If all the priority resources requesting access have already exceeded allocated access time or the requested amount of time will exceed the allocated access time, for all the priority resources, then requests from non priority resources are monitored. The non priority resources are also monitored if no priority resource is requesting access. A decision is made as shown at 210 whether or not there are requests from non priority resources with no guaranteed access. If there are, then the requests are processed as shown at 212. In other words, if none of the resources with guaranteed access have a current valid request for bandwidth access, then the request of the non-guaranteed resource can be honored and access granted. Finally, if there are no requests from a non-priority resource, then requests from priority resources are again monitored as illustrated at 214. It should be understood that decision block 214 is relevant only if all the priority resources have already exceeded their allocated time within a given time window. Once a new time window is available, decision block 204 is the initial monitor of requests. If there are requests from priority resources still remaining within a given time window, then requests are processed as shown at 216. If there are no requests, then there is a period of waiting for requests as illustrated at 218. This period remains in effect until a new time window occurs. When the new time window occurs, the system returns to decision block 204 as discussed above.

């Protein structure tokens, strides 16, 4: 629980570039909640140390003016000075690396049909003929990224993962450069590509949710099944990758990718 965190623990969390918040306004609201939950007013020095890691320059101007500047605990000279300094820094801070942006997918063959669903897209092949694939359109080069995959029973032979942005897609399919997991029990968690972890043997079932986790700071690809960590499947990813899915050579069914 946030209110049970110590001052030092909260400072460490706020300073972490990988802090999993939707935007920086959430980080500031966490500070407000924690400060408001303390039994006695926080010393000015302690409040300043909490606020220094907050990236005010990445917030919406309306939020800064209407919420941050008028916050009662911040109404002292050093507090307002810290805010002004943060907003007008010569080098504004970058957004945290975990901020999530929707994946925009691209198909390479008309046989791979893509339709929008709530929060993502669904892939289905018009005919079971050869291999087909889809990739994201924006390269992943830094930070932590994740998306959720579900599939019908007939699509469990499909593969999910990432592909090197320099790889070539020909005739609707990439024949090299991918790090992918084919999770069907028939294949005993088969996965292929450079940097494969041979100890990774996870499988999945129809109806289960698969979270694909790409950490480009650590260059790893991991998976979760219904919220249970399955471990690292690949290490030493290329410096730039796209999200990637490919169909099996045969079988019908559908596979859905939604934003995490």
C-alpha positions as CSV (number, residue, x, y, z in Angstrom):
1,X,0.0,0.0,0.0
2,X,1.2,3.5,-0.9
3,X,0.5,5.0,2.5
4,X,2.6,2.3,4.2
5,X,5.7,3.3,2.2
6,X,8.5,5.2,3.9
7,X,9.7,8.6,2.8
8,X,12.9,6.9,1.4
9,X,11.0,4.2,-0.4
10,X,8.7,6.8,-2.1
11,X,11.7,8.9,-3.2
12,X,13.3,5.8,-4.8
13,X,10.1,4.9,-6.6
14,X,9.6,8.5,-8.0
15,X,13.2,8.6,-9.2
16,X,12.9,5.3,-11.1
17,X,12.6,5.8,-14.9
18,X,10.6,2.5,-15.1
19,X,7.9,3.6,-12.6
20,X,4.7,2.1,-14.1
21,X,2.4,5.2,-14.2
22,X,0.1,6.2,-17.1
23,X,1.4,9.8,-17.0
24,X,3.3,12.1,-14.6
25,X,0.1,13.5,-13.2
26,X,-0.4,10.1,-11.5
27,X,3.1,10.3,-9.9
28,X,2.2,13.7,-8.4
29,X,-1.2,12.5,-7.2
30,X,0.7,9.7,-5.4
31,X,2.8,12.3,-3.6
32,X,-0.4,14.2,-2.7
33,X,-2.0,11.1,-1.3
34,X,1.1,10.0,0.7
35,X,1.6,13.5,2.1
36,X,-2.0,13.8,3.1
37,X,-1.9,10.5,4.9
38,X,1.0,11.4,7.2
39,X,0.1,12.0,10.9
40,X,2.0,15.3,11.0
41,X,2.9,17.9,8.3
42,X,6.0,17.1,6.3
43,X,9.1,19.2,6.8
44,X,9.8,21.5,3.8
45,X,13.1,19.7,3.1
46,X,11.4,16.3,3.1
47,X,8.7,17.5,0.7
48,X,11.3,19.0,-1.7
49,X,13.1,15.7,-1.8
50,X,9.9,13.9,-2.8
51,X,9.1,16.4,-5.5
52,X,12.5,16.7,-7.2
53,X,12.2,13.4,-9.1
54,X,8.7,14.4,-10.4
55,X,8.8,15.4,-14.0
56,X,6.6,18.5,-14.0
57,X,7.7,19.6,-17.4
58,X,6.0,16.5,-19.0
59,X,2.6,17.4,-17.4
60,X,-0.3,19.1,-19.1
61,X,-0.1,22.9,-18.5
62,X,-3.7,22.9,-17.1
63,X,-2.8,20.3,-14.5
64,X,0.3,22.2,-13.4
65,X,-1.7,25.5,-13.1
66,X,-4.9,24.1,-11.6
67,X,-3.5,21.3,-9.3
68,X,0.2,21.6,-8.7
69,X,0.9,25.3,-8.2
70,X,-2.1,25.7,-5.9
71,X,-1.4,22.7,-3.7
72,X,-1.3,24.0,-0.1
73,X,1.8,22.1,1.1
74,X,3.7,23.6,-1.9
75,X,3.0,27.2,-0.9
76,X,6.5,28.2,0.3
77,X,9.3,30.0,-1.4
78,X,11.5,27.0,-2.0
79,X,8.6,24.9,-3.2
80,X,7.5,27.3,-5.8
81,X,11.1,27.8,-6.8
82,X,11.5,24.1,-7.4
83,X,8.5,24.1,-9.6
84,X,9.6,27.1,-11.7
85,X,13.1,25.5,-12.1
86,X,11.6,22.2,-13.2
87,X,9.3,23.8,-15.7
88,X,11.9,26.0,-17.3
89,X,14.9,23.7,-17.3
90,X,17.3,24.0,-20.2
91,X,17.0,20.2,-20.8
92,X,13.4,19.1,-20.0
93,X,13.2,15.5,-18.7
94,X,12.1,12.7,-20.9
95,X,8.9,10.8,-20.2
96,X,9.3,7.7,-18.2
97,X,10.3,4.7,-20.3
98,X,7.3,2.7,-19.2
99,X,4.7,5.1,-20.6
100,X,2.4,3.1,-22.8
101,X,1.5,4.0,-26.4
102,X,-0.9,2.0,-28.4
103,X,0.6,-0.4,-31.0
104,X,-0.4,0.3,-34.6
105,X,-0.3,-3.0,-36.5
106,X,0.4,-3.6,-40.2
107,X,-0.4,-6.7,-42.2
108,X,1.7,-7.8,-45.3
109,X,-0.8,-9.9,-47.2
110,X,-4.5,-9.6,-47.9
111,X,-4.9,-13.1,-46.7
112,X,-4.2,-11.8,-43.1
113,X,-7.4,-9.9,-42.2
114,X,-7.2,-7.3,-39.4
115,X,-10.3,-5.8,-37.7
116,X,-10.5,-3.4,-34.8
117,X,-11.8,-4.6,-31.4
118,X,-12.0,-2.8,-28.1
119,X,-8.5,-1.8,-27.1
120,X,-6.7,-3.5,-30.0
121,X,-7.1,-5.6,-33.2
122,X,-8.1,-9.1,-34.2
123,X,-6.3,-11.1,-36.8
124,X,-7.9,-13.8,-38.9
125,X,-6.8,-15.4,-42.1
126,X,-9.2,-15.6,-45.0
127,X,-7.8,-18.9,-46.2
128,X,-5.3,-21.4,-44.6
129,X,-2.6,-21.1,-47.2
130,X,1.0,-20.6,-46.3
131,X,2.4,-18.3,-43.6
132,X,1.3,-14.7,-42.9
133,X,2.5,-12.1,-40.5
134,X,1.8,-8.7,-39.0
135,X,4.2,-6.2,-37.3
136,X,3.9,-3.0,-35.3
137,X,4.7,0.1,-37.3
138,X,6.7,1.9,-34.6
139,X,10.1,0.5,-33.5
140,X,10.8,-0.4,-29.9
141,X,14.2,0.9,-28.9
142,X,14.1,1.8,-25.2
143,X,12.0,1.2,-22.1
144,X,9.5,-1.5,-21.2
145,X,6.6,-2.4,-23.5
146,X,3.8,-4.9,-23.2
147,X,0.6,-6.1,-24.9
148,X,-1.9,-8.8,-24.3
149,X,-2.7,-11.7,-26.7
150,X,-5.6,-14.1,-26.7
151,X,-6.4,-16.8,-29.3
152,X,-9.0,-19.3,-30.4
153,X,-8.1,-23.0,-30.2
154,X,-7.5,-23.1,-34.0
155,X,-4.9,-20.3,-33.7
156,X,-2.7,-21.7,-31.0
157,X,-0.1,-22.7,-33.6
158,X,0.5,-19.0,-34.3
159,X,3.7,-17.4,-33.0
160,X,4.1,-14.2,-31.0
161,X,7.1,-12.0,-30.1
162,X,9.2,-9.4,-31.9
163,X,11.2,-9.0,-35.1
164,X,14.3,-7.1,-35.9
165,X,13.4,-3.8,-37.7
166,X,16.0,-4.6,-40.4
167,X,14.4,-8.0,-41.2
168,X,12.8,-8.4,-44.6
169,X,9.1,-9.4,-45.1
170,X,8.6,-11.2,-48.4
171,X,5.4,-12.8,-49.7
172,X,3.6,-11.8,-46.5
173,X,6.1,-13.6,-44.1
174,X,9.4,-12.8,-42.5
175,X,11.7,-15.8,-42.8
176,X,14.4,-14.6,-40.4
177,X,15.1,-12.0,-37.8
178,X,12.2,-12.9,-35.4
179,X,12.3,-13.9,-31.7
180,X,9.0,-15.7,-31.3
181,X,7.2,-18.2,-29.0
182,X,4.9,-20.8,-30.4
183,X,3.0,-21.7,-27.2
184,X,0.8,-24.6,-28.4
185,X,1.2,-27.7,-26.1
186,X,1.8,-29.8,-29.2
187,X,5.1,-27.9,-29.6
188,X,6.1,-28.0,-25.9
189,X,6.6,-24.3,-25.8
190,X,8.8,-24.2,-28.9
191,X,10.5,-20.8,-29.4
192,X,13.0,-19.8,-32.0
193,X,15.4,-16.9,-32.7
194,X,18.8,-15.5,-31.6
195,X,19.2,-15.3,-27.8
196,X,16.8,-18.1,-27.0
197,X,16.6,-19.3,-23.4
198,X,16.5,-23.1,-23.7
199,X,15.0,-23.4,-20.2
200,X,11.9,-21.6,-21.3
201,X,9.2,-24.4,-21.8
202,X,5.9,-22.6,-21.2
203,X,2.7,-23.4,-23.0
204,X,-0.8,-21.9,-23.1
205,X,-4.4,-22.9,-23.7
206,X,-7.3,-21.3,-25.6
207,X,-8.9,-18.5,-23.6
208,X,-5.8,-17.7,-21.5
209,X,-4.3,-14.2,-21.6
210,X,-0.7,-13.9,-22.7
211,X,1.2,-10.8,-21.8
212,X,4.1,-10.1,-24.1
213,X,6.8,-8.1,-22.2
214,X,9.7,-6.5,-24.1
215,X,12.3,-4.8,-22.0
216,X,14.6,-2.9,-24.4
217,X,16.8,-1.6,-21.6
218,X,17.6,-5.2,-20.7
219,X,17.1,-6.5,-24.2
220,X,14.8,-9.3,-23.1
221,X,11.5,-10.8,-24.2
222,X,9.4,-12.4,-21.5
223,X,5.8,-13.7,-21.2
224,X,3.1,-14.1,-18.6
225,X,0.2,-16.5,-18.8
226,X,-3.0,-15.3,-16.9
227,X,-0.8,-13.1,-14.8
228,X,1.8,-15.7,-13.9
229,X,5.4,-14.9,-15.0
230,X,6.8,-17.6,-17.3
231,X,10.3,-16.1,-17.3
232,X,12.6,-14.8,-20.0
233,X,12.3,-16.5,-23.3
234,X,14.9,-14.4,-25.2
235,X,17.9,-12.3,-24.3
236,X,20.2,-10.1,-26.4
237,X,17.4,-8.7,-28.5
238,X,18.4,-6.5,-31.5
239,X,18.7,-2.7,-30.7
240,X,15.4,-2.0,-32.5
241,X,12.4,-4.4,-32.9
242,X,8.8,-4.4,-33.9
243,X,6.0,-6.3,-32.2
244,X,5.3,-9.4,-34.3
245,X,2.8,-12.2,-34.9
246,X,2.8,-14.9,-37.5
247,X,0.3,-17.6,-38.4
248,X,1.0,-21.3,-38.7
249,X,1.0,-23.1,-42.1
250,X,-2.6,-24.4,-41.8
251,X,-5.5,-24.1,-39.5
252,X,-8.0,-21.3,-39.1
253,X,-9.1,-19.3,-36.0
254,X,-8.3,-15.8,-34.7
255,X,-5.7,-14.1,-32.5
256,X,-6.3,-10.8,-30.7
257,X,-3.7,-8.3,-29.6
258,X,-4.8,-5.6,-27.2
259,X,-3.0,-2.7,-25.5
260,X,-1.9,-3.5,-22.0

While there has been illustrated and described what is at present considered to be a preferred embodiment of the present invention, it will be appreciated that numerous changes and modifications are likely to occur to those skilled in the art, and it is intended to cover in the appended claims all those changes and modifications which fall within the true spirit and scope of the present invention.
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|U.S. Classification||358/404, 358/444, G9B/19.001, 358/296|
|International Classification||G06F3/06, G11B19/02|
|Cooperative Classification||G11B19/02, G06F3/0601, G06F2003/0697|
|European Classification||G06F3/06A, G11B19/02|
|Jul 22, 1991||AS||Assignment|
Owner name: XEROX CORPORATION, CONNECTICUT
Free format text: ASSIGNMENT OF ASSIGNORS INTEREST.;ASSIGNORS:STEGBAUER, RANDALL J.;FEDERICO, ANTHONY M.;IPPOLITO, RONALD A.;AND OTHERS;REEL/FRAME:005781/0816;SIGNING DATES FROM 19910711 TO 19910716
|Oct 11, 1996||FPAY||Fee payment|
Year of fee payment: 4
|Oct 13, 2000||FPAY||Fee payment|
Year of fee payment: 8
|Jun 28, 2002||AS||Assignment|
Owner name: BANK ONE, NA, AS ADMINISTRATIVE AGENT, ILLINOIS
Free format text: SECURITY INTEREST;ASSIGNOR:XEROX CORPORATION;REEL/FRAME:013153/0001
Effective date: 20020621
|Oct 31, 2003||AS||Assignment|
Owner name: JPMORGAN CHASE BANK, AS COLLATERAL AGENT, TEXAS
Free format text: SECURITY AGREEMENT;ASSIGNOR:XEROX CORPORATION;REEL/FRAME:015134/0476
Effective date: 20030625
Owner name: JPMORGAN CHASE BANK, AS COLLATERAL AGENT,TEXAS
Free format text: SECURITY AGREEMENT;ASSIGNOR:XEROX CORPORATION;REEL/FRAME:015134/0476
Effective date: 20030625
|Oct 18, 2004||FPAY||Fee payment|
Year of fee payment: 12